The ability for consumers to avoid, ignore and subvert messaging is getting stronger every day. And with privacy at an all-time premium, marketers are unlikely to be able to push any harder.
What’s more, consumers, including me, hate being targeted by brands they don’t want to hear from and in ways they don’t appreciate. Paper-based direct mail can be a disaster on this front, but increasingly, so can spam, Web banners and print ads be out of sync with surrounding content.
On top of this, people who have little or nothing to do with our brands can now affect them dramatically and unexpectedly. From the citizen journalist shaping news agendas to “brandjacking” on social platforms such as Facebook and Twitter, we are at the mercy of the random, unexpected and potentially devastating nature of the “global conversation.”
So what can we, as brand managers, do? We need to let our brands go and guide the conversation to be more positive than negative.
A comprehensive study by Paul Marsden of the London School of Economics concludes that a relatively modest 12 percent increase in a brand’s recommendation doubles the rate of brand growth. The Bain consultancy suggests that the most recommended brand in a category grows four times faster than the category average. In short, it’s hard to doubt the impact of conversations as a force in brand growth or decline.
The many media we use, from the humblest in-store sampling to the most expensive Super Bowl commercial, are only important in so far as they are contagious, and that they change the conversation in a positive way about the brand.
Brands that become conversation leaders can go beyond the confines of their product categories to shape or try to shape the conversation in society.
European cell operator Orange (a client) believes that telecoms should be about collaboration and brighter human futures, not about minutes and pre-paid plans. When it launched in the U.K. in 1994, analysts gave it little chance of succeeding because it “spoke” differently. Today, Orange is the key brand of the France Telecom Group in over 25 countries. The global brand Lynx/Axe, a deodorant, talks about sex, not sweat. With its “Sense and Simplicity” positioning, Philips wants to show technology being less about cold specifics than about delivering innovative solutions that are easy to experience.
To help create these conversations, brand managers need to be brand cultivators and influencers. They need to create optimal conditions for attachment and manage the conversation through tough times.
When a company’s brand becomes the target of assault on Facebook or by the media, it shouldn’t default to solutions of the past — sue the miscreants, scrub the negativity and so on. That creates a perception of monolithic and careless corporations that betrays the vibrant cultures bubbling up from within many of the world’s great companies.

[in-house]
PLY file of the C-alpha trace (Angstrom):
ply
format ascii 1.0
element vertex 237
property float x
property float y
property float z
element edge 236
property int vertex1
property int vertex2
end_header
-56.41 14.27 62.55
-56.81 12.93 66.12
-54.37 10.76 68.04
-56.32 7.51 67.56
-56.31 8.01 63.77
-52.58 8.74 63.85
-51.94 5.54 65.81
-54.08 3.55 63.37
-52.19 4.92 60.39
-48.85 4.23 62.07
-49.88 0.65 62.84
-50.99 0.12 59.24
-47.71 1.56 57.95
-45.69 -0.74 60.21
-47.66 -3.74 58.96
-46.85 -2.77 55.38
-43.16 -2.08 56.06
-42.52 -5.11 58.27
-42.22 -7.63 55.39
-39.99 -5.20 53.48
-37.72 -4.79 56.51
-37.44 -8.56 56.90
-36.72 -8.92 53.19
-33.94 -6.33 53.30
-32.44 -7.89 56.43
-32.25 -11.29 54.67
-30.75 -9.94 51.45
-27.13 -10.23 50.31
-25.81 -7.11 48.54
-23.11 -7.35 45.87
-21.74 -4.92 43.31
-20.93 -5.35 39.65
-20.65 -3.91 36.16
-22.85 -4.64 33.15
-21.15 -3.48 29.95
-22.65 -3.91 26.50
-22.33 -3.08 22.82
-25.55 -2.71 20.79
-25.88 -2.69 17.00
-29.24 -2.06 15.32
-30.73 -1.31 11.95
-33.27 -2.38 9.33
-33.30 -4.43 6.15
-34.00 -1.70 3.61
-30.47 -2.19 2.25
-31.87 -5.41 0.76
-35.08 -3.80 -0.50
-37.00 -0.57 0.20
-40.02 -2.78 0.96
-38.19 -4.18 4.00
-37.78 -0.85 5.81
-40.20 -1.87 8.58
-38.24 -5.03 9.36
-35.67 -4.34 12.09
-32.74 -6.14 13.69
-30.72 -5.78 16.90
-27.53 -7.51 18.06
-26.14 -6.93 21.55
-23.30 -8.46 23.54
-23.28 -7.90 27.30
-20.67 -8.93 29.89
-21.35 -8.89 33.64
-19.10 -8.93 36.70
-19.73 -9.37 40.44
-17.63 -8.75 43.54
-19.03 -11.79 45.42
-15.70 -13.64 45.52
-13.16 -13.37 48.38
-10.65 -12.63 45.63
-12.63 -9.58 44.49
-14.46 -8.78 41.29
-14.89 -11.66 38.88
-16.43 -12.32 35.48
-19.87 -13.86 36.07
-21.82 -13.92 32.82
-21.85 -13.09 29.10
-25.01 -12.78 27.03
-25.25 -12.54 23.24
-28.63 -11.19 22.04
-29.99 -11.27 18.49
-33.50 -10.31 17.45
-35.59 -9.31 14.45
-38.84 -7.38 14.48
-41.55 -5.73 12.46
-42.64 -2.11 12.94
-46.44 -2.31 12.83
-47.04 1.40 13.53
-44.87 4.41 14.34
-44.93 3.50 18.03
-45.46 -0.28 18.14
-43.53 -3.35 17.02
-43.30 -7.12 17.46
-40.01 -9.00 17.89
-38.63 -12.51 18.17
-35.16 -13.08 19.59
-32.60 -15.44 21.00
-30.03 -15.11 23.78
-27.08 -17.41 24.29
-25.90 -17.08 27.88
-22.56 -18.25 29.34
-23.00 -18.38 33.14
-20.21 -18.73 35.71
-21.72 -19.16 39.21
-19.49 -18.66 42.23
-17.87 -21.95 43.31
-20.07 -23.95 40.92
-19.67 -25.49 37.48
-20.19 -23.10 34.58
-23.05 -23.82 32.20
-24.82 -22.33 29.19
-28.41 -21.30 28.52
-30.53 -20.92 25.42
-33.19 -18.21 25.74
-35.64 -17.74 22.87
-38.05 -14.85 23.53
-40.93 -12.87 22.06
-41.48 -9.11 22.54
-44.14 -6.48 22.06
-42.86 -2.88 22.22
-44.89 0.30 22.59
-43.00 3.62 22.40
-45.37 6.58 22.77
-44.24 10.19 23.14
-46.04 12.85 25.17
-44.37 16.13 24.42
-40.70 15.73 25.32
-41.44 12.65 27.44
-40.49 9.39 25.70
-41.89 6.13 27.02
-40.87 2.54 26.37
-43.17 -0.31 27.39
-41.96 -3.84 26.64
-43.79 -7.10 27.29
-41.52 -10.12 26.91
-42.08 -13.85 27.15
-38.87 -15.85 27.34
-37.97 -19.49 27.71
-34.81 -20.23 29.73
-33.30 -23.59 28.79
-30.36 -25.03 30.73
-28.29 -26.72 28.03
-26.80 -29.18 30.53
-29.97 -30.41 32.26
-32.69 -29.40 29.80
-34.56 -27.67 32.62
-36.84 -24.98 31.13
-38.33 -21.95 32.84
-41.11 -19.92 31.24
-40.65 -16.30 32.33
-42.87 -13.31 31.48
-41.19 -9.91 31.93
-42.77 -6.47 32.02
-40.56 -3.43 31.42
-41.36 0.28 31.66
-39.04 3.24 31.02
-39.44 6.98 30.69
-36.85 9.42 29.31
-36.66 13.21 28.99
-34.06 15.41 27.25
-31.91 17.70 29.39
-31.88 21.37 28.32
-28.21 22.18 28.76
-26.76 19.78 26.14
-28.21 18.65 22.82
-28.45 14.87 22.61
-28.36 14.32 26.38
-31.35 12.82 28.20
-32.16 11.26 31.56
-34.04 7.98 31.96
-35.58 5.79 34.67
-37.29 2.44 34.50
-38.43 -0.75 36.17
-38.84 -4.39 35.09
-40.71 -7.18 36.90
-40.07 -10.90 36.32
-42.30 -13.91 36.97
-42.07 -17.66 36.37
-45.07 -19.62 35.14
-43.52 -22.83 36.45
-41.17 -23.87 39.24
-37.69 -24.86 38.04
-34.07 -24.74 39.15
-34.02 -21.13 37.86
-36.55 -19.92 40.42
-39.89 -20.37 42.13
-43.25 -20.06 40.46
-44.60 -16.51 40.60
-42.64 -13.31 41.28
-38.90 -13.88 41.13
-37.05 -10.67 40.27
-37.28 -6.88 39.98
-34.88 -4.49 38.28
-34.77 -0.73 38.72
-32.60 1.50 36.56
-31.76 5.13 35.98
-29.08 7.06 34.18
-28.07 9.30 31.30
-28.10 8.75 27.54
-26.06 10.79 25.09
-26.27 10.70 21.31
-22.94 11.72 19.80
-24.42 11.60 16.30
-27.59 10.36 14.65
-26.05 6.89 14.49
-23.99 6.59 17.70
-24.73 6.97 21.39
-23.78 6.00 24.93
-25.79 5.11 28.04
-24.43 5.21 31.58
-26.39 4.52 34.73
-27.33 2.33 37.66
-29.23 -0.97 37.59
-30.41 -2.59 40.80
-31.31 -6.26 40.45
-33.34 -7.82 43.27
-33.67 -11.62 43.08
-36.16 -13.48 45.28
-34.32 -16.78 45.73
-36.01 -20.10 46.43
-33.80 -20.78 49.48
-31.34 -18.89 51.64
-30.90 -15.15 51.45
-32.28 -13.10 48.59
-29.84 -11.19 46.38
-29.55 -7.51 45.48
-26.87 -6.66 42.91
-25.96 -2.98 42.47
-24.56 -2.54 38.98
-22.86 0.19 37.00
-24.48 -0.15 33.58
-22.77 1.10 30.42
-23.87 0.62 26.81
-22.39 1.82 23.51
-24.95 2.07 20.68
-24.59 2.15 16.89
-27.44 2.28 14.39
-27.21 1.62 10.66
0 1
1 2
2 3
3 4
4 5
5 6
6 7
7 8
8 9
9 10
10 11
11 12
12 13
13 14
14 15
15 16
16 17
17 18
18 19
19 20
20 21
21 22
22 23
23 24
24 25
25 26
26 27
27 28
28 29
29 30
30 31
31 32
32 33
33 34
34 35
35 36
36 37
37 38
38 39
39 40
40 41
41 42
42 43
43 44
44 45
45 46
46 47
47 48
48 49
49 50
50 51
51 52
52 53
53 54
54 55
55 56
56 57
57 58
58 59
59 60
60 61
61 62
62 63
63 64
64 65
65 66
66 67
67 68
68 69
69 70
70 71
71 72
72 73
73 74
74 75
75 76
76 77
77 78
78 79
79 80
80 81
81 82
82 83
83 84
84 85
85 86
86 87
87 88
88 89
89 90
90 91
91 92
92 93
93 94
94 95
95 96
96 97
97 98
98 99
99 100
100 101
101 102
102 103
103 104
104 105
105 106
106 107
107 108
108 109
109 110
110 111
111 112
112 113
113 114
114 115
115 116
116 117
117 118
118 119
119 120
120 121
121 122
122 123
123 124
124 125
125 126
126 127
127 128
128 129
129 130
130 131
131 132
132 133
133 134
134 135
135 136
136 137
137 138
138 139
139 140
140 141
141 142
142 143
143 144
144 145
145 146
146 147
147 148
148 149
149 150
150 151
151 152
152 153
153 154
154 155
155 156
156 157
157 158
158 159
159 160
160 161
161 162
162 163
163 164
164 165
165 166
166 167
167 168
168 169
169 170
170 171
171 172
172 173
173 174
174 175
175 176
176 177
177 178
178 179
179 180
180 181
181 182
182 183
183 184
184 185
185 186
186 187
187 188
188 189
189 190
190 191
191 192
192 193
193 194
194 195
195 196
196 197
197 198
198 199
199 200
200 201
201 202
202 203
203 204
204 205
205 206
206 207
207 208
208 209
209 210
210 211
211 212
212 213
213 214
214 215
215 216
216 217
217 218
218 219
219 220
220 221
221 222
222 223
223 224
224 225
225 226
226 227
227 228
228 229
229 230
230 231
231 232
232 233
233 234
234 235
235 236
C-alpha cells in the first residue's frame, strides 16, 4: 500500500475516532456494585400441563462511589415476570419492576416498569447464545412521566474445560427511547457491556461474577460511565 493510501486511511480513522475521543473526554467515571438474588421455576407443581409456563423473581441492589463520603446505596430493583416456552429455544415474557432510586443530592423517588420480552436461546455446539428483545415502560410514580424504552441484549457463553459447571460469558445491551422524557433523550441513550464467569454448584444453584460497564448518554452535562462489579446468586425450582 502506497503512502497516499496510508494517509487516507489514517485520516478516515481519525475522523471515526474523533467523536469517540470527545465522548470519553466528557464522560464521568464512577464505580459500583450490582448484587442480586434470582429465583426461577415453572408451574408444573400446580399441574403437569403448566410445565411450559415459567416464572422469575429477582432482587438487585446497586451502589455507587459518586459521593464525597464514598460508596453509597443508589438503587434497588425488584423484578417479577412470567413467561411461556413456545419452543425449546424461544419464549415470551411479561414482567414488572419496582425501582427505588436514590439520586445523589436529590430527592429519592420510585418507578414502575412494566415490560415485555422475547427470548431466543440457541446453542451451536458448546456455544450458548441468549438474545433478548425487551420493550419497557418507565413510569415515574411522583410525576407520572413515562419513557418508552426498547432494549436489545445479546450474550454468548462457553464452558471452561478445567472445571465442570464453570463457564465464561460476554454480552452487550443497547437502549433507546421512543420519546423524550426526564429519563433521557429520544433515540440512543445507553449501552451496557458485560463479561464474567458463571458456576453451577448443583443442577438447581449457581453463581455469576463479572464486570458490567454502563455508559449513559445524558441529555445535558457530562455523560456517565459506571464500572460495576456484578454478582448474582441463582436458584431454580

We’ve nurtured the brands like parents do children and now it’s time to see how they thrive on platforms we’re priming — just as you learn to sleep through the night when your child moves away to college, despite your worst fears.
Brands must learn, as the best already have, the importance of ceding some power to the ecosystem of engaged evangelists. Let the evangelists make the decisions about what their experience will be and how the products will be
Smart brand managers and companies already accept this: consumers are the true owners of brands and imbue them with genuine qualities through personal recommendations and word of mouth.
And I don’t just mean amateur assistance from those passionate about a brand. Technology has enabled us to open up vaults of data and let sophisticated and interested parties look inside and see if they’d be willing to commit resources to help solve problems.
Netflix is a fantastic example. It offered a $1 million prize to any developer team that could improve its recommendation algorithm. Imagine a major auto firm offering citizen engineers the chance to constantly redesign the batteries in its new electric car, or its computer system, to make it more efficient. In this case, fans influence the very fabric of society.
U.K. retailer Tesco (parent of U.S. startup Fresh ‘n Easy) has also experimented in this area, allowing access to its grocery API for application development and appointing Nick Lansley, head of R&D at Tesco.com, to oversee it. Lansley was recently named No. 35 on Wired U.K.’s “Britain’s Top 100 Digital Power Brokers” list.
The message is simple: Let go of your brand, give it to the people who care for it most — those who buy it. And then spend time and money predicting flash points and seeking to manage them to your advantage. The possibility of a negative conversation may be significant. The value of a positive conversation is even more so.
Richard Pinder is COO of Publicis Worldwide. He can be reached at Richard.firstname.lastname@example.org.